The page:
Wallabies prop Allan Alaalatoa says they’ll need perfection to beat the All Blacks, as much in their mindset as anywhere else.
Alaalatoa, along with the rest of the Brumbies contingent arrived in the Wallabies’ Newcastle camp on Thursday, but that was enough to feel the levels rising, he said.
“I only came in the last two sessions and I felt I was there the whole week. For me physically it was and it was a good test for me mentally,” he told the Australian Rugby Union's official website.
“When you come down to those moments and you think the training session’s over but you’ve got another fitness drill, it’s just all about pushing yourself mentally and trying to be comfortable in an uncomfortable environment.”
Alaalatoa said the Wallabies would need a near-flawless performance to topple the All Blacks in just under three weeks’ time, and that included owning the psychological aspect of the clash.
“ It’s very important for us, especially going up against the All Blacks where you need to be perfect almost to win against them,” he said.
“That mental aspect of the game is really important and I think these training sessions are helping us build towards that, when you’re under fatigue and you try to pick yourself up to go another round and just to push yourself mentally is probably just as important as pushing yourself physically.”
Alaalatoa is one of the leaders of the next generation of Wallabies, shaping as a key pillar in the build-up to the 2019 Rugby World Cup after a breakout Super Rugby season.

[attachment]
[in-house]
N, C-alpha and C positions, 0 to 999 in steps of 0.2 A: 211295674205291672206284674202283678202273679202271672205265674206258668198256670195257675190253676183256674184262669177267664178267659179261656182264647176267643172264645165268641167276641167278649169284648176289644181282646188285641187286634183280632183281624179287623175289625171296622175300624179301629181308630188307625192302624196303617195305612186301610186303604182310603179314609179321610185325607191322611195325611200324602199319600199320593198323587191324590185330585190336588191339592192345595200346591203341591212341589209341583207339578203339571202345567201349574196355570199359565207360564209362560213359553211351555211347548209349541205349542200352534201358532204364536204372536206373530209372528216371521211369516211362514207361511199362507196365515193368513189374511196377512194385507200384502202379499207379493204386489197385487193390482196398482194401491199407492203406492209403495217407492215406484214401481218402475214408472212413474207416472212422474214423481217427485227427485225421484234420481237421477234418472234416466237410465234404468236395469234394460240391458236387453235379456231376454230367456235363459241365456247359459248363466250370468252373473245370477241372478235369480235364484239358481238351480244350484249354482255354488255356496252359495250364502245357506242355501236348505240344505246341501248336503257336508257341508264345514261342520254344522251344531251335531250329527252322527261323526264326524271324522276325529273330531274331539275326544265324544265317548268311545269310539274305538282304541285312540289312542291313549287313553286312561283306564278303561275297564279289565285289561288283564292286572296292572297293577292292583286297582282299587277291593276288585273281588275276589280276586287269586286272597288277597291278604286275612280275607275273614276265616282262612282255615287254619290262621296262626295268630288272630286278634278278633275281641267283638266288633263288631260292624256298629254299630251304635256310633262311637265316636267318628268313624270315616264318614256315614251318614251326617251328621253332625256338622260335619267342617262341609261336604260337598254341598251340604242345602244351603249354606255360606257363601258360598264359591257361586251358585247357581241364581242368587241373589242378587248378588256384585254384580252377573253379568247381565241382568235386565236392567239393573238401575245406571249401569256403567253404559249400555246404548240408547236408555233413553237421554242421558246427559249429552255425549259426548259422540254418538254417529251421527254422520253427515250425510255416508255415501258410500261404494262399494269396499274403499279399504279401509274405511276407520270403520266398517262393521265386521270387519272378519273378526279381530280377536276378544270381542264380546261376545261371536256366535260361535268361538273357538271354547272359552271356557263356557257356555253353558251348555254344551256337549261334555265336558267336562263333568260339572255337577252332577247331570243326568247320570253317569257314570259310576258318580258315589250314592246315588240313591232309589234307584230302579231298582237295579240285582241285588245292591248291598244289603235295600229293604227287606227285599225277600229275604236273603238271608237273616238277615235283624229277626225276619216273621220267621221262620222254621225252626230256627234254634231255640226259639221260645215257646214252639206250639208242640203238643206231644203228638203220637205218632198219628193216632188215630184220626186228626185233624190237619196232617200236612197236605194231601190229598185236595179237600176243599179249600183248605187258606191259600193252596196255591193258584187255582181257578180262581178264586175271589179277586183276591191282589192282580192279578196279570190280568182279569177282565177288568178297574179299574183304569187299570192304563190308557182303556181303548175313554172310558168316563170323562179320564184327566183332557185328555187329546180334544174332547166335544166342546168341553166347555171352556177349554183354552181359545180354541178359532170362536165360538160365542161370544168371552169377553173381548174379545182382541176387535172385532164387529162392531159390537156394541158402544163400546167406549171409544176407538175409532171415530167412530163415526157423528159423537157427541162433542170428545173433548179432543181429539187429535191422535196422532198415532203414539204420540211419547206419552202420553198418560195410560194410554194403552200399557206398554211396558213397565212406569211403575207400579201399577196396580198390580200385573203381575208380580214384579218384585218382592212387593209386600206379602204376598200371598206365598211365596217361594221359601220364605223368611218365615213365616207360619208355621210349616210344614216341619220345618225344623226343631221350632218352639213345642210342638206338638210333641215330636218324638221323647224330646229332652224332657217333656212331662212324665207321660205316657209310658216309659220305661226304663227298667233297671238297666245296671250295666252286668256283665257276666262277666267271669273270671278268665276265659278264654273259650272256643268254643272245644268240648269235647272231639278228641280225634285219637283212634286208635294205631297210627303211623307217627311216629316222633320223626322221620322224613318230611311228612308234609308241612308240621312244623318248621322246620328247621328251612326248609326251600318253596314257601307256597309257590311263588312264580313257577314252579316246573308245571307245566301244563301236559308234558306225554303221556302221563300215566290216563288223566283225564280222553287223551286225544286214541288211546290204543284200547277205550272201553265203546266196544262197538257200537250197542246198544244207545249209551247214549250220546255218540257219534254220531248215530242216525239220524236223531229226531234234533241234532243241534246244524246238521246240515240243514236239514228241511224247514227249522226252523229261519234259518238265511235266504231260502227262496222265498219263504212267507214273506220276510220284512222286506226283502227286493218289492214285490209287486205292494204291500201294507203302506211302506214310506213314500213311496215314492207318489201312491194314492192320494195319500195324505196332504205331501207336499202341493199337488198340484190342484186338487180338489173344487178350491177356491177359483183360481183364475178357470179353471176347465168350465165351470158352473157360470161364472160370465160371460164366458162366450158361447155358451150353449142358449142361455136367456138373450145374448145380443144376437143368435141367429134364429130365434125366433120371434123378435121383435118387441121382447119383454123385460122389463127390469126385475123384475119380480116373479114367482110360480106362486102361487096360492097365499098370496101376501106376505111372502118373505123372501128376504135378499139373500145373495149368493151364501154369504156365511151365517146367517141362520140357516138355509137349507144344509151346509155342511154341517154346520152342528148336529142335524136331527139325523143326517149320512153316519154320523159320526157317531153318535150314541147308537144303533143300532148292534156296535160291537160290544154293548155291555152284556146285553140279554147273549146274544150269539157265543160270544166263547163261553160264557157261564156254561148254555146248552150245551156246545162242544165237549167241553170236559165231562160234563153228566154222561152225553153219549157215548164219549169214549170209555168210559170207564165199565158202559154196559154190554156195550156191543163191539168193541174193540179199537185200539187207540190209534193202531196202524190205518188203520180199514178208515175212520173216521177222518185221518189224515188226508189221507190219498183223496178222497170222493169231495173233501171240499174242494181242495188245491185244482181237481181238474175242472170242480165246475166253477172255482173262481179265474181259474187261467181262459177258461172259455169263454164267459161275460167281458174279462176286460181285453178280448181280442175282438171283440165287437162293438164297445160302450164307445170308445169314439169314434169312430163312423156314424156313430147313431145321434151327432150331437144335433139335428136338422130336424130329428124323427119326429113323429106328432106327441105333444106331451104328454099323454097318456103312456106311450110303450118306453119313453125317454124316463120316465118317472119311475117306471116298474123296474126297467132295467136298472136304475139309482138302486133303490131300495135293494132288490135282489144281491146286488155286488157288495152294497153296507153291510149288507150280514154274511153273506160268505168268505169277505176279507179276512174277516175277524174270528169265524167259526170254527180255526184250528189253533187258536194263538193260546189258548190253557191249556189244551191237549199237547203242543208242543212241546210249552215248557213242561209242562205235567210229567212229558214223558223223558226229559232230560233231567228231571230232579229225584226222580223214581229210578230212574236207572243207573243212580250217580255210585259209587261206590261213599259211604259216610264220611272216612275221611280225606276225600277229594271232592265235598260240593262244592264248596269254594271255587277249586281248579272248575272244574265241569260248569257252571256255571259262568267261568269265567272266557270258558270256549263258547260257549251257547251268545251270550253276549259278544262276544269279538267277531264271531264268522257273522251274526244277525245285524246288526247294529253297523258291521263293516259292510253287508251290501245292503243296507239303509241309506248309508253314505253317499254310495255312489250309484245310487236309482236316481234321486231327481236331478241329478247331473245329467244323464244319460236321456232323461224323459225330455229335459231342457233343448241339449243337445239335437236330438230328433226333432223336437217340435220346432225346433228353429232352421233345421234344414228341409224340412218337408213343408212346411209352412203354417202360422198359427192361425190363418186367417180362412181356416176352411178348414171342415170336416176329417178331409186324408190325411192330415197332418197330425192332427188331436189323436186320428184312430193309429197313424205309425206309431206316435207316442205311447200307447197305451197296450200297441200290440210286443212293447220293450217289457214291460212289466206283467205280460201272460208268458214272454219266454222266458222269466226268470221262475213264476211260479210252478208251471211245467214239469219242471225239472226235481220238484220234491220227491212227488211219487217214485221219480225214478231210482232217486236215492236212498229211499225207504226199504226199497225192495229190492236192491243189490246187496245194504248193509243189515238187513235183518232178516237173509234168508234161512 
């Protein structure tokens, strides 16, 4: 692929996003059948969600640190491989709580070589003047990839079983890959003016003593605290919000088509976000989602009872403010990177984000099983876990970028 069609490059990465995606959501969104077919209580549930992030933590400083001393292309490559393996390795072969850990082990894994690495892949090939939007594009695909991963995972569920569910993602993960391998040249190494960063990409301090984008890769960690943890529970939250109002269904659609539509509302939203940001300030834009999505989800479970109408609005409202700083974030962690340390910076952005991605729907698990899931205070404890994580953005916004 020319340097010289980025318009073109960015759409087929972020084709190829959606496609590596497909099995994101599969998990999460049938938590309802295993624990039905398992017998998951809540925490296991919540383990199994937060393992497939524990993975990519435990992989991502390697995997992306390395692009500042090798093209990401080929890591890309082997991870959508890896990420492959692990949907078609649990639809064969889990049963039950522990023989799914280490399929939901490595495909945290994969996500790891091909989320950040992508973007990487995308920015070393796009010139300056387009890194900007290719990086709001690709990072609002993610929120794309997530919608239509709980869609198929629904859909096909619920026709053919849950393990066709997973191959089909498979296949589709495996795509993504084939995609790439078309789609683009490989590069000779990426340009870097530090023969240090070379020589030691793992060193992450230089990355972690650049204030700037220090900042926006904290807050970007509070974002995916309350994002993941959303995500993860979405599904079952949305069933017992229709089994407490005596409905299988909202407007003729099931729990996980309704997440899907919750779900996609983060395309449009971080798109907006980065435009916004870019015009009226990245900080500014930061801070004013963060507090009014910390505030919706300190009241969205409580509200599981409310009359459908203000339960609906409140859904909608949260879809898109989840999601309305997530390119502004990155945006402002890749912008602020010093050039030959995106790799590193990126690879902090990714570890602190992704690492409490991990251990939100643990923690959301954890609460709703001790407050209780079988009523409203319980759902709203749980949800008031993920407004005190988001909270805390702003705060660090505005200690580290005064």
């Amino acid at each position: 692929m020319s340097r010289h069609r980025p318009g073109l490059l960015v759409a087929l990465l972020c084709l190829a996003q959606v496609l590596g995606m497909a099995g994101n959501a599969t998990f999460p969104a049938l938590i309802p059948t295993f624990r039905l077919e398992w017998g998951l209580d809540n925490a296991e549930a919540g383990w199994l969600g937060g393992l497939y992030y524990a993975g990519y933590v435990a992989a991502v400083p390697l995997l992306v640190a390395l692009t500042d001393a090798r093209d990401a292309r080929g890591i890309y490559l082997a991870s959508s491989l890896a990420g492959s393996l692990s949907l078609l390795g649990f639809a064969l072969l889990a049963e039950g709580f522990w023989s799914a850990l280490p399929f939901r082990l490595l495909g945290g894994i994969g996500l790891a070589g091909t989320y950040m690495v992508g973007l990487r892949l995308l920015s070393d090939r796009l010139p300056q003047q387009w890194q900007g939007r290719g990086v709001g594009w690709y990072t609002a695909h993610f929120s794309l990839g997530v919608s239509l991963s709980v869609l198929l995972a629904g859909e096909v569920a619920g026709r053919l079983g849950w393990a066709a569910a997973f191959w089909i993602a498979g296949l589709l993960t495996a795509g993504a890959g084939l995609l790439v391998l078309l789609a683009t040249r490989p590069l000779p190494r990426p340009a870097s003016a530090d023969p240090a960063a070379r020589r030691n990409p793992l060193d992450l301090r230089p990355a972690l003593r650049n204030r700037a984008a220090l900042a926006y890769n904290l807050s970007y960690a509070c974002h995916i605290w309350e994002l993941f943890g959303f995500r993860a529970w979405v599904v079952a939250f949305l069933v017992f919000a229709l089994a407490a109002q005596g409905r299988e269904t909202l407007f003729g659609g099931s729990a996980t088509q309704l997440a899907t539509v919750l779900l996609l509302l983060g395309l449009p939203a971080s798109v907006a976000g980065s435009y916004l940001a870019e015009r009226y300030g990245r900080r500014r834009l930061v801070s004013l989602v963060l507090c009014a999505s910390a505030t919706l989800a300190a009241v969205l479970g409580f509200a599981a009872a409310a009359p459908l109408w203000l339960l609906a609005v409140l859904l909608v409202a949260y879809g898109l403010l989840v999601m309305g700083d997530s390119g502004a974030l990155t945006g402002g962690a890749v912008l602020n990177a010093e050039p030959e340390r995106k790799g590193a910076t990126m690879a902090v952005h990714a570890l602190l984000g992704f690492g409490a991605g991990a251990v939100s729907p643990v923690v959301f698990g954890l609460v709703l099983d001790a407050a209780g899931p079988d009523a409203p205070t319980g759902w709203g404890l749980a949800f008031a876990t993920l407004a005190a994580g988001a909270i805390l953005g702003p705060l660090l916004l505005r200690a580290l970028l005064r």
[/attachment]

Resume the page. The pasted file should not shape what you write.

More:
Regular starts for the Brumbies and Wallabies have armed him with more confidence heading into another Test camp.
“Last year and the years before I’ve been coming off the bench so to be able to get that consistent starting spot, it’s been a huge experience for myself,” he added.
“That’s what I truly believe once you get all that game time that’s the only way you’re going to learn and adapt on the run so it’s been good.
“I think when you look around there’s a lot of young players there and we are looking to build towards that campaign.
“Obviously, first and foremost to make that you have to build in little steps and this Bledisloe’s one of those steps that you need to achieve.”
The forwards battle will be critical in the opening clash and it’s the Brumbies who have provided much of the grunt from that aspect during the Super Rugby season, as well as the experience of playing finals rugby.
Lock Rory Arnold said that intensity would need to be taken up another level for the opening trans-Tasman clash, with Brodie Retallick and Sam Whitelock on the opposite side.
“We know if we want to dominate up front we’ve got to at those blokes, so we’re going to have to be at our best, the second rowers to take those blokes on.”
The Wallabies will train in state-based camps until Wednesday, before a revised 33-man squad convenes in Cessnock, in the Hunter Valley.